Ironman by Chris Crutcher
1995, New York: Greenwillow Books
Bo Brewster has never seen eye to eye with his father. So after years of dysfunction and his parent’s divorce, Bo quits his schools football team to channel his rage into training for the upcoming Yukon Jack Ironman triathlon contest. Deciding he doesn’t want to take crap from anybody anymore, he angrily lashes out on a teacher, which lands him in his schools anger management group. The group is headed by Mr. Nak, a Japanese cowboy from Texas who has had a troubled past of his own. The rest of the group is made up of his school’s delinquent, troubled, and truant kids who aren’t quite sure that Bo fits in with them. Bo isn’t quite sure himself, but that doesn’t stop him from finding a girlfriend amongst them and learning a lot more about life than he planned from those around him who have lived through their own horrible experiences.
This book is quite unique in that it is told in two different styles. One from the outside looking in on Bo, and the other in Bo’s own words in letters he writes to the legendary talk show host Larry King. Larry is quite the odd choice, but he’s been around so long that this was probably the only way to be sure that the book stays relevant for longer that him writing to somebody who was a one hit celebrity that nobody would have heard of five years after the book came out. He writes to Larry in a style that alternates between journal entry, story telling and narratives. Most letters are so long, you forget that it’s Bo writing until he casually throws in a “Can you believe that, Lar?” in the middle of what he’s saying and then you remember that he’s supposed to be a high school boy sending his favorite host his life-story so that it can be told on TV or in a book. It’s odd, but you get used to it if only because you forget that’s what he’s really doing. The switching back and forth out of the letters and the third person narrative also takes getting used to, but it’s nice to be able to hop in and out of Bo’s head during the story and to get different perspectives.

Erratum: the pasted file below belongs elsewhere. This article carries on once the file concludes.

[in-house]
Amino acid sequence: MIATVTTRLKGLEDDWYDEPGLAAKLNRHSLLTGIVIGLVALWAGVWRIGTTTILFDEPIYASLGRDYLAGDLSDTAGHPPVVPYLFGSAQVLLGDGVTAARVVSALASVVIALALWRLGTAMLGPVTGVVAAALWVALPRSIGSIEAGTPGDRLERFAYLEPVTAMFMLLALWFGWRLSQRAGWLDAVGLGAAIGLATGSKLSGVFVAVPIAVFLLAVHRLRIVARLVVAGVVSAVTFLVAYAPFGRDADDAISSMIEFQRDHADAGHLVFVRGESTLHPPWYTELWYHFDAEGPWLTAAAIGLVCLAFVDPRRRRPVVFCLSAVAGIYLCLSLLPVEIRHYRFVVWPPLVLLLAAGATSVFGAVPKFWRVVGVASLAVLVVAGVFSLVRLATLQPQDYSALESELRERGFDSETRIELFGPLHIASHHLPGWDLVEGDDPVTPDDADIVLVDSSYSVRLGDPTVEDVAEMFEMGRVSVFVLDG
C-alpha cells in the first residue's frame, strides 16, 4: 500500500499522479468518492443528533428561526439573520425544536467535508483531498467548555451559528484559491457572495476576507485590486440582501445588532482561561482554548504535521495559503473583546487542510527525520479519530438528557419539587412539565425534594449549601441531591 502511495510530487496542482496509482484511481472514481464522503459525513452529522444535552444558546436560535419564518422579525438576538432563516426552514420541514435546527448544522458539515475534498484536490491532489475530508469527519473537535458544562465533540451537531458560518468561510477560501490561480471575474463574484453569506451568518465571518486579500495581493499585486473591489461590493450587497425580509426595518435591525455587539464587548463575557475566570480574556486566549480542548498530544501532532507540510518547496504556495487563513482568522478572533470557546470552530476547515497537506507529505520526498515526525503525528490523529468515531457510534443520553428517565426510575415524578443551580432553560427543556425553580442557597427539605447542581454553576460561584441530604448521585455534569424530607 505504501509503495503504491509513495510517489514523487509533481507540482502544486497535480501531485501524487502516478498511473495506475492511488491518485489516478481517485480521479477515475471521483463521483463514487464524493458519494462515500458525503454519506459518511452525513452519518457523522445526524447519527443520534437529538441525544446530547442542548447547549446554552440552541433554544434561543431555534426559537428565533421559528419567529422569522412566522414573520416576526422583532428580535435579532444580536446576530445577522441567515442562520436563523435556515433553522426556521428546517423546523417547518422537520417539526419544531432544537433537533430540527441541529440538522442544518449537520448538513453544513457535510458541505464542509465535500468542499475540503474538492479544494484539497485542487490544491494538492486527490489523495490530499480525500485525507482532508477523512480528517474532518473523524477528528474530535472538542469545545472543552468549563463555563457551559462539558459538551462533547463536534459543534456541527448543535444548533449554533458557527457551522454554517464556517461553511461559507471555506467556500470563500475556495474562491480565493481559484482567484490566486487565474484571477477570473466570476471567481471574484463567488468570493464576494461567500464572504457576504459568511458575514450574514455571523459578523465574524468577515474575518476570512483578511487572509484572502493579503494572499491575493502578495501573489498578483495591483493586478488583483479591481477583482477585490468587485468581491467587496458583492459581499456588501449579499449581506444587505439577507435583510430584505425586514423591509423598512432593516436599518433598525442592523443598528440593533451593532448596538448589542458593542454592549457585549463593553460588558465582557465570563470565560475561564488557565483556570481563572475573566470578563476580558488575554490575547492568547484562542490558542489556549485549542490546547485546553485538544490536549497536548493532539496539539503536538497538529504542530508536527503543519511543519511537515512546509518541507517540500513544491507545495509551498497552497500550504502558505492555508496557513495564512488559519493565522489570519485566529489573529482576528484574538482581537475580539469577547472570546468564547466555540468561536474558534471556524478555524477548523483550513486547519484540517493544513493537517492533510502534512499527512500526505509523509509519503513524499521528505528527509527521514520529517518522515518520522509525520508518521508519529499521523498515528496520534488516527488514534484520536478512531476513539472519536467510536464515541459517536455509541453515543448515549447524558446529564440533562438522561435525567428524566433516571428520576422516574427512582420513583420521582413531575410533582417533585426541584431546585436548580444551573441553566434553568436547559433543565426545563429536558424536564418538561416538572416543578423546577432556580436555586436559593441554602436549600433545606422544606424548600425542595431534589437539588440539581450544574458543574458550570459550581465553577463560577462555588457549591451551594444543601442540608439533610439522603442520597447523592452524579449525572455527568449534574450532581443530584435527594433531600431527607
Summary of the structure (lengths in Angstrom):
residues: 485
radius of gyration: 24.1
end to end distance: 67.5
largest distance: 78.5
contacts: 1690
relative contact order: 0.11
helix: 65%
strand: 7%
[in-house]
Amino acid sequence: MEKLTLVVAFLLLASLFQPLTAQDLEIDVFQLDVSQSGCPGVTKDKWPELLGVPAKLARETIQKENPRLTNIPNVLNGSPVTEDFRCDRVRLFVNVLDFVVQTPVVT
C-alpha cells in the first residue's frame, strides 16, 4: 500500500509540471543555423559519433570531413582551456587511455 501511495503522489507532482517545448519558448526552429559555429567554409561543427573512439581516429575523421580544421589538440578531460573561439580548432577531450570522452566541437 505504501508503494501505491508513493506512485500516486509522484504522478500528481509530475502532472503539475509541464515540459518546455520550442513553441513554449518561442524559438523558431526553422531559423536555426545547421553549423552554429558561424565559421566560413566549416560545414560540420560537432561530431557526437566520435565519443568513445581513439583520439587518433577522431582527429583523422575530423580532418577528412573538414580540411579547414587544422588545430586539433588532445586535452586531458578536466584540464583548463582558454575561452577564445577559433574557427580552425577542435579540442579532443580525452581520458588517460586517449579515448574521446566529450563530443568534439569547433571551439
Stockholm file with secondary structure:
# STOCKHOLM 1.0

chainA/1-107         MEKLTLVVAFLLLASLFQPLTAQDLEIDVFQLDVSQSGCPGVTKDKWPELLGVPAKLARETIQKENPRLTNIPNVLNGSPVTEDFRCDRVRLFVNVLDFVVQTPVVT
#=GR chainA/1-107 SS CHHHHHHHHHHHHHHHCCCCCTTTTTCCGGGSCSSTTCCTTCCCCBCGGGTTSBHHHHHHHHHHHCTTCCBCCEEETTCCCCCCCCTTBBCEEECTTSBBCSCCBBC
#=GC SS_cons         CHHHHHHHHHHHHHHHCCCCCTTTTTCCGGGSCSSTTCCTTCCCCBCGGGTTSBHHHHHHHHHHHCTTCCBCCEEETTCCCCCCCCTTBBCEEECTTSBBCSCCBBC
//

Bo had been let down by a lot of people in his life, but the one person he isn’t going to let down is himself.
About the Author:
“Chris Crutcher, 66, is the author of fourteen books — eleven novels, including his latest PERIOD 8, two short story collections and an autobiography. Prior to his work as an author, he taught school in Washington and California and acted as director of an Oakland alternative school for nearly a decade. That academic history coupled with 25 years as a child and family therapist specializing in abuse and neglect and 30 years as a Spokane Child Protection Team leader has infused his literary work with realism and emotional heft. His signature blend of tragedy and comedy have made him a favorite with teen and adult readers.
He is also one of the most frequently banned authors in North America — a fact he considers an accomplishment, rather than a drawback. Chris Crutcher makes his home in Spokane, Washington.”
(Authors Website, 2013)
Chris Crutcher’s Twitter:
Realistic Fiction, Sports
Discuss Mr. Nak’s pack and the different personalities of the group members.
Bo’s relationships with other males vary greatly throughout the book. Discuss his relationships with his father, Wyrack, and Mr. S.
Reading Level/Interest Age:
Lexile Reading Level: 980 / Ages 15+
The book could be challenged due to themes of:
- Mental Abuse
- Physical Abuse
- Delinquent Behavior
- Vulgar Language
- Be aware of and refer to the library’s collection development policy.
- Be familiar with the material and the context of the questionable content.
- Refer to the ALA Library Bill of Rights, and standards of intellectual freedom.
- Consult positive book reviews found online, and from others who have read the book.
- Know if the book has won any notable awards.
- Have access to a copy of the library’s Reconsideration Form if a challenge is made.
I was looking to add another title that would appeal to boys so I asked a friend who recommended this book. Since I also hadn’t added a Chris Crutcher title, I thought this was a great fit. A lot of boys have awkward or strained relationships with their father at least once in their life. I think this is a great addition and one that will really hit home with the boys not only because of the family aspect, but because of the sports and funny approach Bo takes to talking his issues out.
- ALA Best Books for Young Adults 1996
Crutcher, C (2013). VERY Brief & Brief Biographies. Retrieved from http://www.chriscrutcher.com/biography.html
Ironman (novel). (2013, May 7). In Wikipedia, The Free Encyclopedia. Retrieved from http://en.wikipedia.org/wiki/Ironman_(novel)/
Metametrics. (2013). The Lexile Framework for Reading: Ironman. Retrieved from http://www.lexile.com/book/details/9780440219712/